It is Saturday 17th November in Sultangazi, a Kurdish area of Istanbul. Couches and comfortable chairs are being dragged into the park. A stove is set up and lit. Kurdish women in traditional clothes are starting a 48 hour solidarity hunger strike under a covered area as dusk falls. Giligin Isbert, a member of the BDP Party Assembly says that most Kurdish prisoners have now joined the hunger strike and that: “The police do this to suppress democratic protest. In prison there are about 10,000 who are on hunger strike. We are expecting [the prime minister] to respond to our demands.” A few hours before, police had pepper sprayed the people and taken away all the equipment for the planned 48 hour solidarity hunger strike. Two other planned solidarity hunger strikes in Istanbul were also broken up by the police.
The Kurdish news channels talk of the violent police response across Turkey to the planned 48 hour solidarity hunger strike. Then suddenly the news breaks that Öcalan’s brother was allowed to visit him after 16 months of nearly total isolation and has returned with a message calling on hunger strikers to stop their hunger strike as they had achieved their aims.
It is Sunday 18th November and the press announce that the hunger strike has ended.
Although the hunger strike is over, the trial of Ismail and his colleagues is one of the many ‘terrorism’ trials which fill the prisons of Turkey with imprisoned and accused. The question of Kurdish autonomy and freedom, which was highlighted by the foundation of the PKK in 1984 and has endured throughout 28 bloody years, has not been resolved.
The International Crisis Group, a respected NGO whose current President is Louise Arbour, former UN High Commissioner for Human Rights, published a report on Turkey and Kurdish autonomy in September. The report estimates that about 7,000 people are currently detained, charged with belonging to, publicising the views of, or attending meetings of a terrorist organization. This includes those charged with involvement in left wing groups as well as Kurdish organisations.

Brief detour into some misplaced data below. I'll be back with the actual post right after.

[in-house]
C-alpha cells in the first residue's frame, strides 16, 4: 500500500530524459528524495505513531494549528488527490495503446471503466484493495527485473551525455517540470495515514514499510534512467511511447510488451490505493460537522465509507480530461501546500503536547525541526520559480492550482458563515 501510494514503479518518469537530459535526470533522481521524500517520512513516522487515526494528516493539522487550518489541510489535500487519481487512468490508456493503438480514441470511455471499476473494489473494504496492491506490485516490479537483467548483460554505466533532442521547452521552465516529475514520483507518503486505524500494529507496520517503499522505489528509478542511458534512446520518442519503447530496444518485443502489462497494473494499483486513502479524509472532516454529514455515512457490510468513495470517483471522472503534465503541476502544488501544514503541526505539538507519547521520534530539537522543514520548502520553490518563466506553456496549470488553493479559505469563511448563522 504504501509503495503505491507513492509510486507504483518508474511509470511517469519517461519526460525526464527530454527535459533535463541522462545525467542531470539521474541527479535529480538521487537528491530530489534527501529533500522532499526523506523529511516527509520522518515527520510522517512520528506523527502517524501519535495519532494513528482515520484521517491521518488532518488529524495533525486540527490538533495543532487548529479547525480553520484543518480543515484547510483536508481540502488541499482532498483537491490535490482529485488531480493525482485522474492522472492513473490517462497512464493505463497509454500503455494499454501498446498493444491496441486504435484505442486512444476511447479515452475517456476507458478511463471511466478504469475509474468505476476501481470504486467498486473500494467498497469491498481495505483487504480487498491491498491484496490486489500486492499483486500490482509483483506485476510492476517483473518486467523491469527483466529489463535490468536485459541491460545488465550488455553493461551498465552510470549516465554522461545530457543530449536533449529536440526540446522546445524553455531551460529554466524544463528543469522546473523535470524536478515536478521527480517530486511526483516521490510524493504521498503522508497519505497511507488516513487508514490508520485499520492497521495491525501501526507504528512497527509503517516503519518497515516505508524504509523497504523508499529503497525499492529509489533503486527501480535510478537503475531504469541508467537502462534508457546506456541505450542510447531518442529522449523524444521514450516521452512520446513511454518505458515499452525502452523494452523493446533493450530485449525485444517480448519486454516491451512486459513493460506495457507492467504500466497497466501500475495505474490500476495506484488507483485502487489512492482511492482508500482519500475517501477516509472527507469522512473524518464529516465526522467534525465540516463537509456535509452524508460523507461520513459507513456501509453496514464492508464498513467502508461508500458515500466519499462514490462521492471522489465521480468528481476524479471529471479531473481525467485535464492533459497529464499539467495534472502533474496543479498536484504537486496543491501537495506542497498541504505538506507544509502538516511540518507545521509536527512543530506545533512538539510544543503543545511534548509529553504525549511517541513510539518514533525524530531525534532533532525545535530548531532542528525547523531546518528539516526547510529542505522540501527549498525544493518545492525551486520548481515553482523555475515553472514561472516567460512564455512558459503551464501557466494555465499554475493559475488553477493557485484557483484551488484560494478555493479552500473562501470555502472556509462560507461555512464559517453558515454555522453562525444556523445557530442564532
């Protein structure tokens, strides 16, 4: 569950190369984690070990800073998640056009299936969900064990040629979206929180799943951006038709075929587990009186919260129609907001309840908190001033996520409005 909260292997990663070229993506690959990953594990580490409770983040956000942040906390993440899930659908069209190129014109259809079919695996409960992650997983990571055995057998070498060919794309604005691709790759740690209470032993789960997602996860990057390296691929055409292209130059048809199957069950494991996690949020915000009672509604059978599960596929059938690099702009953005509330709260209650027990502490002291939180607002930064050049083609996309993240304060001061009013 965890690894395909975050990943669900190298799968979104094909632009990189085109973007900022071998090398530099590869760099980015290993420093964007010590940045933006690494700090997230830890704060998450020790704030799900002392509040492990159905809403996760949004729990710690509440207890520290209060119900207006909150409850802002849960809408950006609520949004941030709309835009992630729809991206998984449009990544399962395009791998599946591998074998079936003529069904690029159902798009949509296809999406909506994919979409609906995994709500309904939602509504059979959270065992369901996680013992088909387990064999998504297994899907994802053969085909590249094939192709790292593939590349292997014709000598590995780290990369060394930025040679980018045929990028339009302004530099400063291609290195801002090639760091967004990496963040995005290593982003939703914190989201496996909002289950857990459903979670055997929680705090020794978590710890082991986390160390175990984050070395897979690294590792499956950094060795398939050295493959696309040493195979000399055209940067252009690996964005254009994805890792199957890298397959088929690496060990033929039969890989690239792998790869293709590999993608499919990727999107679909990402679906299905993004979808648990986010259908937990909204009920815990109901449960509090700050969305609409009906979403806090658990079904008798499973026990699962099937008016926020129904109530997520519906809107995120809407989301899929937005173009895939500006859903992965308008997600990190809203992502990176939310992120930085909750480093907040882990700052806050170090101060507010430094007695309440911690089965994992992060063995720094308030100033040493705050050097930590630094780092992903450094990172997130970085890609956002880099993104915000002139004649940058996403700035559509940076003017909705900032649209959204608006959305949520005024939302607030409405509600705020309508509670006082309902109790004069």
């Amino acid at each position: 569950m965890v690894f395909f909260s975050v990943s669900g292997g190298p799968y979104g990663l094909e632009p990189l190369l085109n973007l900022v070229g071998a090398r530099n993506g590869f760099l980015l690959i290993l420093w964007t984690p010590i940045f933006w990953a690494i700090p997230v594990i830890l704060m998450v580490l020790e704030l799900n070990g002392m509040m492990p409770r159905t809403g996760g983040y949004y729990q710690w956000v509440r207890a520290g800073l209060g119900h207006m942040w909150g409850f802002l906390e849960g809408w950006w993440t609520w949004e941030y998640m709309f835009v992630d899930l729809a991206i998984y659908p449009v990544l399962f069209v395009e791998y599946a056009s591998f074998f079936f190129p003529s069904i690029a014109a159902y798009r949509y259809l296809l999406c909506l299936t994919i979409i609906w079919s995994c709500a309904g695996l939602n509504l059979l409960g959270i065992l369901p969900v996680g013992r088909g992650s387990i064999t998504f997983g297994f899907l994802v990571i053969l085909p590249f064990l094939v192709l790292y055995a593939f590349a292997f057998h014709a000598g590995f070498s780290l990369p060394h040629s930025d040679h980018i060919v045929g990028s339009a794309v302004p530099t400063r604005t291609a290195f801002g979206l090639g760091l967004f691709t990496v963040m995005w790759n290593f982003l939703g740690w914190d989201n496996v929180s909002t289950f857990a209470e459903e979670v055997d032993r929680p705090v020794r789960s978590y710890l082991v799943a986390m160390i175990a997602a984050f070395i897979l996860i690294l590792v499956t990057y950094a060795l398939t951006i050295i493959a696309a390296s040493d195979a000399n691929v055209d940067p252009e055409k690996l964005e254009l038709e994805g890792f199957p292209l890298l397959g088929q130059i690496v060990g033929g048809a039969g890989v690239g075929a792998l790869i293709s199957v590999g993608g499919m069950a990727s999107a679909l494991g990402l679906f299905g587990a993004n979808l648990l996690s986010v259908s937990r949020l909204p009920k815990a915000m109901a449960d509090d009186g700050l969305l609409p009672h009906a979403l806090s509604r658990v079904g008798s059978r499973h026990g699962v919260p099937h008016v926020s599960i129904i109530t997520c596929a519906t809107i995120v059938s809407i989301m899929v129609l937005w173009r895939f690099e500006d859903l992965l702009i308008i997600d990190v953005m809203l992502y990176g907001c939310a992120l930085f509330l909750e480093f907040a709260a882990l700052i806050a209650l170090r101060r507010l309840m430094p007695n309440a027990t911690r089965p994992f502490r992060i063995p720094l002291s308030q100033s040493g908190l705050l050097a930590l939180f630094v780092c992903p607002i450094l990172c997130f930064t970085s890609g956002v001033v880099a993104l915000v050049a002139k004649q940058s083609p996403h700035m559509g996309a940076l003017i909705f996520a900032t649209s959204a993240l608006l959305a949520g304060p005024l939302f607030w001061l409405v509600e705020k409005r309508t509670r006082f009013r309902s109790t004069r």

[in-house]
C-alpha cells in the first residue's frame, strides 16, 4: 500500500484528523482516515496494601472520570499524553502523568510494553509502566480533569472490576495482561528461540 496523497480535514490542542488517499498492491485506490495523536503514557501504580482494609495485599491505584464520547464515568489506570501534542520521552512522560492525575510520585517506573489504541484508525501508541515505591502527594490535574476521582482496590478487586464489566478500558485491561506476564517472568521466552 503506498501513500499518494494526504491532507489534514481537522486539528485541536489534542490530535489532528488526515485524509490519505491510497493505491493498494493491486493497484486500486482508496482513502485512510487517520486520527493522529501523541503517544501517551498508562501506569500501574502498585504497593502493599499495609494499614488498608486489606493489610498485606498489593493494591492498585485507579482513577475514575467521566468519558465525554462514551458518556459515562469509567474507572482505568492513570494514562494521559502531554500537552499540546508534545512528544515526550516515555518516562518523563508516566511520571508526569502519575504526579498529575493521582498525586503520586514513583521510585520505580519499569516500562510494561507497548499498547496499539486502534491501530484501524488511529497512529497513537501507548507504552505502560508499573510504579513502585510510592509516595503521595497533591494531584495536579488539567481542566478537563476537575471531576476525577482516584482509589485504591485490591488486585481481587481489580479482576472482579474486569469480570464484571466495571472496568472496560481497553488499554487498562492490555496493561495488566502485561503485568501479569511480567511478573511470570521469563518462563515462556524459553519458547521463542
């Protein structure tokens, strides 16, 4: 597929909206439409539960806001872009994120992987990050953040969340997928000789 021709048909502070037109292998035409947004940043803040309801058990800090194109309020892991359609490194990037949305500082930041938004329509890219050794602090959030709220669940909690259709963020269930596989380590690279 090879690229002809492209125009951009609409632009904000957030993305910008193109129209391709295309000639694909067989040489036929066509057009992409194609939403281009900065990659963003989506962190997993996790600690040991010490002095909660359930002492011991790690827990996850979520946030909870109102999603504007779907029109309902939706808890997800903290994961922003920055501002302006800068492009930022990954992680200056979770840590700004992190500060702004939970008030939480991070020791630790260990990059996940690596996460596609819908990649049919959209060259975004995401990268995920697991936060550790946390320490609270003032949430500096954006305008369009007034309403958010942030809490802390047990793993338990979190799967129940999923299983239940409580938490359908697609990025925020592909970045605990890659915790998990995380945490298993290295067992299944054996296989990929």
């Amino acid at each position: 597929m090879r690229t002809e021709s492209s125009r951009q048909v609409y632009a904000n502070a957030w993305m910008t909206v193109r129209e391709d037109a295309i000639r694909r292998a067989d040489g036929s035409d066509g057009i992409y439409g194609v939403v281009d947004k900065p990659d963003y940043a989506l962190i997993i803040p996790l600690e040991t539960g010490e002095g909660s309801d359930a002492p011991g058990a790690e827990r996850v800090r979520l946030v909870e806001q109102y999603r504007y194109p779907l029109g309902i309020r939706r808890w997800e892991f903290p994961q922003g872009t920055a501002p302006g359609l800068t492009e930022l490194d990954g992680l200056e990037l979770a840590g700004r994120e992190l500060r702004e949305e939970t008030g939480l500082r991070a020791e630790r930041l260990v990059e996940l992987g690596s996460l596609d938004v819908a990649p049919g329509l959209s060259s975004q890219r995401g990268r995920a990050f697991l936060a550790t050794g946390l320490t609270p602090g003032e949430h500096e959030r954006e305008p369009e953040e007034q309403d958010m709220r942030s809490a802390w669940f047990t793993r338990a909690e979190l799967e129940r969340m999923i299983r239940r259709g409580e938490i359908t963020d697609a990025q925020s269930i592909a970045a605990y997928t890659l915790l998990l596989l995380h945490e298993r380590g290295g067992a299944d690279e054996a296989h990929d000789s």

In addition, the International Crisis Group also points out that the armed conflict has increased since the last national elections in June 2011. 711 people have been killed since June 2011, which is four times the total of deaths from military/PKK confrontations in 2009.
The steady drumbeat of televised funerals of young conscript soldiers feeds nationalism on the Turkish side while, on the other, the deaths of PKK fighters recruit more young men and women to ‘go to the mountains’ to join the PKK.
There were hopes of a solution to the issue of Kurdish autonomy in 2009. The authoritarian unitary state structure founded by Mustafa Kemal Atatürk in 1923 was beginning to come under attack by the religious governing party, the Peace and Development Party (AKP), which had been in power since 2002. Secret negotiations took place between the PKK and the government. International Crisis Group reports that subsequent leaks showed that both sides accepted that there could be no military solution to the Kurdish demand for autonomy. But the peace negotiations came to nothing. Since then, arrests and trials have increased and the rhetoric has become more extreme and uncompromising – particularly after the AKP’s strong election win in 2011.